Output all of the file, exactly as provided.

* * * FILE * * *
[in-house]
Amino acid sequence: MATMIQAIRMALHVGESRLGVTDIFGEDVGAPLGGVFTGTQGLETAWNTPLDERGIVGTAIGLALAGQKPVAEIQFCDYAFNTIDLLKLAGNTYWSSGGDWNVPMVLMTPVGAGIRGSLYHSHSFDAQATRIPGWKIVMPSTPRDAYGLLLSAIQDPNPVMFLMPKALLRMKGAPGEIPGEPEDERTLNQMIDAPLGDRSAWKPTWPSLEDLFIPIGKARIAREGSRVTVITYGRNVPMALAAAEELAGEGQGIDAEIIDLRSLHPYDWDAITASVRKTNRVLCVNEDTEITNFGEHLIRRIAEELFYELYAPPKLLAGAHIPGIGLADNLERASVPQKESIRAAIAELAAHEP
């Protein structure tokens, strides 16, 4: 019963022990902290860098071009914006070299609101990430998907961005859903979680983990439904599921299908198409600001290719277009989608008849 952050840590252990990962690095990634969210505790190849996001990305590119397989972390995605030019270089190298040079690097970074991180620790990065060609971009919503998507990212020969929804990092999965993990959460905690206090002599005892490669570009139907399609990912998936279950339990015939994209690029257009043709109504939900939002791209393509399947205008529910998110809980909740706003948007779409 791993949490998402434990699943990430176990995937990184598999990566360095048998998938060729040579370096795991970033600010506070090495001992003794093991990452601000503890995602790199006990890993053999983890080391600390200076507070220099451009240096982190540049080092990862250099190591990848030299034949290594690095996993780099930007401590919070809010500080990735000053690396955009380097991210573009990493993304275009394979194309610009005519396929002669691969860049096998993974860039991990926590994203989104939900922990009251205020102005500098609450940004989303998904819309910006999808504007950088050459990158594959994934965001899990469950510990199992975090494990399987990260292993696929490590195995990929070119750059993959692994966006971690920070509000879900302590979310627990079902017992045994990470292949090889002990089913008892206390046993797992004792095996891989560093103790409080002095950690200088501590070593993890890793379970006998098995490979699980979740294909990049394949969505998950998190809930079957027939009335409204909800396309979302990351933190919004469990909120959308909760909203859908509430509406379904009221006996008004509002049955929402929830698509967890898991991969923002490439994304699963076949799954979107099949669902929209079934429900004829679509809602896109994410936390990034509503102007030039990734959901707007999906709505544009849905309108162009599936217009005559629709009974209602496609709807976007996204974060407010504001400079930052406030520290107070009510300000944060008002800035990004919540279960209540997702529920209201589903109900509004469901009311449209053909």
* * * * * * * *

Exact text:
[in-house]
Amino acid sequence: MATMIQAIRMALHVGESRLGVTDIFGEDVGAPLGGVFTGTQGLETAWNTPLDERGIVGTAIGLALAGQKPVAEIQFCDYAFNTIDLLKLAGNTYWSSGGDWNVPMVLMTPVGAGIRGSLYHSHSFDAQATRIPGWKIVMPSTPRDAYGLLLSAIQDPNPVMFLMPKALLRMKGAPGEIPGEPEDERTLNQMIDAPLGDRSAWKPTWPSLEDLFIPIGKARIAREGSRVTVITYGRNVPMALAAAEELAGEGQGIDAEIIDLRSLHPYDWDAITASVRKTNRVLCVNEDTEITNFGEHLIRRIAEELFYELYAPPKLLAGAHIPGIGLADNLERASVPQKESIRAAIAELAAHEP
């Protein structure tokens, strides 16, 4: 019963022990902290860098071009914006070299609101990430998907961005859903979680983990439904599921299908198409600001290719277009989608008849 952050840590252990990962690095990634969210505790190849996001990305590119397989972390995605030019270089190298040079690097970074991180620790990065060609971009919503998507990212020969929804990092999965993990959460905690206090002599005892490669570009139907399609990912998936279950339990015939994209690029257009043709109504939900939002791209393509399947205008529910998110809980909740706003948007779409 791993949490998402434990699943990430176990995937990184598999990566360095048998998938060729040579370096795991970033600010506070090495001992003794093991990452601000503890995602790199006990890993053999983890080391600390200076507070220099451009240096982190540049080092990862250099190591990848030299034949290594690095996993780099930007401590919070809010500080990735000053690396955009380097991210573009990493993304275009394979194309610009005519396929002669691969860049096998993974860039991990926590994203989104939900922990009251205020102005500098609450940004989303998904819309910006999808504007950088050459990158594959994934965001899990469950510990199992975090494990399987990260292993696929490590195995990929070119750059993959692994966006971690920070509000879900302590979310627990079902017992045994990470292949090889002990089913008892206390046993797992004792095996891989560093103790409080002095950690200088501590070593993890890793379970006998098995490979699980979740294909990049394949969505998950998190809930079957027939009335409204909800396309979302990351933190919004469990909120959308909760909203859908509430509406379904009221006996008004509002049955929402929830698509967890898991991969923002490439994304699963076949799954979107099949669902929209079934429900004829679509809602896109994410936390990034509503102007030039990734959901707007999906709505544009849905309108162009599936217009005559629709009974209602496609709807976007996204974060407010504001400079930052406030520290107070009510300000944060008002800035990004919540279960209540997702529920209201589903109900509004469901009311449209053909």